Sugary snacks had their slowest growth since 2008 last year

Francesca Washtell
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Sugary snacks were some of the most spurned last year (Source: Getty)

It seems the nutritionists have finally won.

People across the world spurned snacking last year, when the global snack industry grew by just 1.7 per cent in retail value terms. This was the slowest rate of growth posted since 2008, according to data from Euromonitor International.

However, Euromonitor forecasts the industry will return to more than two per cent annual growth from 2017 onwards.

"Sizeable economic and political woes" in three of the largest snacking markets in Latin America - Brazil, Argentina and Venezuela - drove down growth in the region in 2015, which was only 0.3 per cent.

Read more: Smaller is better... When it comes to food packaging

Snacking also levelled off in China, where an economic slowdown pushed down demand for in-between meal nibbles.

Confectionery, the largest sector within snacks, grew by the smallest amount at only one per cent. Although chocolate confectionery delivered decent growth of two per cent, sugar confectionery sales "barely registered anything positive" and gum sales continued to decline.

Meanwhile, in developed markets, the healthy snacking trend continued to take off . Processed fruit snacks and fruit and nut bars were one of the areas that registered healthy growth.

Brands such as the KIND bar in the US and the Nakd bar in the UK were labelled a "game changer" for their clean label approach to marketing their products to consumers.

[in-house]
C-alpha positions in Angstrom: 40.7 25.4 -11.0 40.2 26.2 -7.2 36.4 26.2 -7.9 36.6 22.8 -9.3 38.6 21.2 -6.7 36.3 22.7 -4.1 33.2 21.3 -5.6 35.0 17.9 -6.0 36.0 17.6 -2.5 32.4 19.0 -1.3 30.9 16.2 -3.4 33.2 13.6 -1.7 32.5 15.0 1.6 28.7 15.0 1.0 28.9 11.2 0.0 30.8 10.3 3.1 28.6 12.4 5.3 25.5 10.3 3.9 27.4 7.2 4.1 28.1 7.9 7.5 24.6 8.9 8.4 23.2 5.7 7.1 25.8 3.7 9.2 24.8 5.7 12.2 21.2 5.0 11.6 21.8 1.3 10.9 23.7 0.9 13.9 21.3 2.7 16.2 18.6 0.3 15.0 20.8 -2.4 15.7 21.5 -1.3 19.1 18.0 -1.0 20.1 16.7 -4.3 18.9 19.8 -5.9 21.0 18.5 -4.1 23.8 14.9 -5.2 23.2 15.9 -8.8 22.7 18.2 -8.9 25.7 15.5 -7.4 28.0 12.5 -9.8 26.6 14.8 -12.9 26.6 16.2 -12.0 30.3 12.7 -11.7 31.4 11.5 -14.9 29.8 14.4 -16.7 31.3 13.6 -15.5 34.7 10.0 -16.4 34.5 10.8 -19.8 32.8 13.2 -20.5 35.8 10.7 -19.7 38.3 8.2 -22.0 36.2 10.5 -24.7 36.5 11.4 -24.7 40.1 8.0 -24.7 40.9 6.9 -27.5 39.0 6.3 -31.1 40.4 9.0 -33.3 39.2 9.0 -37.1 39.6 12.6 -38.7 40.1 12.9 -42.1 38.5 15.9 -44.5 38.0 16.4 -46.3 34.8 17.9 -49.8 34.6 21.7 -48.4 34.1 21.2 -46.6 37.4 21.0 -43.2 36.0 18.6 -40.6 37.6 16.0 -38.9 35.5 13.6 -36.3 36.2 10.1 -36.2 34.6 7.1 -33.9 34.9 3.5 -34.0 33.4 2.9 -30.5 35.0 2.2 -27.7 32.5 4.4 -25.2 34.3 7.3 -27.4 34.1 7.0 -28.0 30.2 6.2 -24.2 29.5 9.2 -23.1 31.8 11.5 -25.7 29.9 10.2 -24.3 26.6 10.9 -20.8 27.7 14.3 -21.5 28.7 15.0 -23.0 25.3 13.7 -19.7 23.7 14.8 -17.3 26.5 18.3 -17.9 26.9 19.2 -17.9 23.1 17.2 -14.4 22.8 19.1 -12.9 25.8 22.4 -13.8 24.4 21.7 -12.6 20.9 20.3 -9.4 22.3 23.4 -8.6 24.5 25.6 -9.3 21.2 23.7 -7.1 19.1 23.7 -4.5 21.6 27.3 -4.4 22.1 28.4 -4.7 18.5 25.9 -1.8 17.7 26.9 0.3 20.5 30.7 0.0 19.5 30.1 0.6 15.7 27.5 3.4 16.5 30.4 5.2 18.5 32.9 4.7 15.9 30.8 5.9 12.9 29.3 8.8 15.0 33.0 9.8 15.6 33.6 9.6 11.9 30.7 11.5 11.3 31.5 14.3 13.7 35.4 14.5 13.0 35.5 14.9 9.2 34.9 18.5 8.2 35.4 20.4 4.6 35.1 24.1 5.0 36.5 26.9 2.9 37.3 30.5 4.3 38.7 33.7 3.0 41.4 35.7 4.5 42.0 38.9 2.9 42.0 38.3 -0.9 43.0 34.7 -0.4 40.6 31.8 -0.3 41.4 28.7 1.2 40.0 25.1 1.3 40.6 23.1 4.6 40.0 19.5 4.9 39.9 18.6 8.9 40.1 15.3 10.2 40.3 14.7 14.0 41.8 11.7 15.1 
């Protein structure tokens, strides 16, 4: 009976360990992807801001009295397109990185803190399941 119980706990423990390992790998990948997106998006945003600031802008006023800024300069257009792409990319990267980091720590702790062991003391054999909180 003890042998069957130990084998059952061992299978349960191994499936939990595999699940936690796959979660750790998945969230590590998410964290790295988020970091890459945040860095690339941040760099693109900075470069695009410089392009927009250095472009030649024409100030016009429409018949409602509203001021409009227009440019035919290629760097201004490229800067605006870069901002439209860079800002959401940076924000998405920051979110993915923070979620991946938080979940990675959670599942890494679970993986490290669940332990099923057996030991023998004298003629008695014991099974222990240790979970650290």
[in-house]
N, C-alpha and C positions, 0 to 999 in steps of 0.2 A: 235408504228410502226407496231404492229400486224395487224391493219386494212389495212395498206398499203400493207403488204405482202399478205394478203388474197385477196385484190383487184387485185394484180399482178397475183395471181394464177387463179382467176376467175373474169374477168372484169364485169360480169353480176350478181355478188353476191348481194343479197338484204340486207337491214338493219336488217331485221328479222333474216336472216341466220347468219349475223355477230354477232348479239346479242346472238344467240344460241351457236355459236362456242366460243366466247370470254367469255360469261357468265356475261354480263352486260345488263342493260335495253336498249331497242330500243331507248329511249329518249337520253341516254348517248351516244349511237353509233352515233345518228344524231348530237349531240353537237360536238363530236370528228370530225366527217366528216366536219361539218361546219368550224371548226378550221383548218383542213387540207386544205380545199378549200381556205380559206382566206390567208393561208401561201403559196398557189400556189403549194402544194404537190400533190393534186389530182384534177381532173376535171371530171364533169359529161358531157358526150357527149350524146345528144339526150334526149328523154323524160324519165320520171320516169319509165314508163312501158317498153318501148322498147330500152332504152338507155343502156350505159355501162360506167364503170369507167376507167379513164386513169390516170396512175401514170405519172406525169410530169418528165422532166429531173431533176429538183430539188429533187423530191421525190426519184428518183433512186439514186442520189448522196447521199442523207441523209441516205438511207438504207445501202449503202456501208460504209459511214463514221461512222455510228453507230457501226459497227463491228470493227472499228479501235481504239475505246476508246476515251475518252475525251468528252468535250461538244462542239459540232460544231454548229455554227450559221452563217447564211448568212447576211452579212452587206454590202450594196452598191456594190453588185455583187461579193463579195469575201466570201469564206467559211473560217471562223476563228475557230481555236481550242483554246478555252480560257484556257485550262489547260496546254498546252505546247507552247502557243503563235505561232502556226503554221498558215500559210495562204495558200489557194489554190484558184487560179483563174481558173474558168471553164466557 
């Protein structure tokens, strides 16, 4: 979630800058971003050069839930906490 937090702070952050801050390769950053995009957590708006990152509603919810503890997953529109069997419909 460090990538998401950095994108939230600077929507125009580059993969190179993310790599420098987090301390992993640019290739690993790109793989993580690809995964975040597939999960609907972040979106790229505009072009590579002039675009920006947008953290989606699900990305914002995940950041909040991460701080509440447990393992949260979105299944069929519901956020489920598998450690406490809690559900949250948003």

Read more: Public consultation could introduce sugar advertising crackdown

Lamine Lahouasnia, head of packaged food at Euromonitor International, said:

With sweet snacks such as confectionery continually linked by the media to childhood obesity and other diseases, consumers are increasingly aware of their own recommended sugar intake levels and what sweet snacks contribute to that.

This has proven to be one of the biggest barriers to growth for sweet snacks categories in developed markets.

The future for the snacks industry looks much brighter than the present, with growth expected to return to two per cent plus a year from 2017 onwards.

This recovery will be driven by a return to stability in Latin America and an expected rebound in growth within the Chinese market, which has been creating a considerable lag on world growth. In emerging markets, we should expect improved snacks distribution to aid growth. In developed markets, the shift towards higher end, 'naturally healthier' alternative snacks should deliver greater value for brands.

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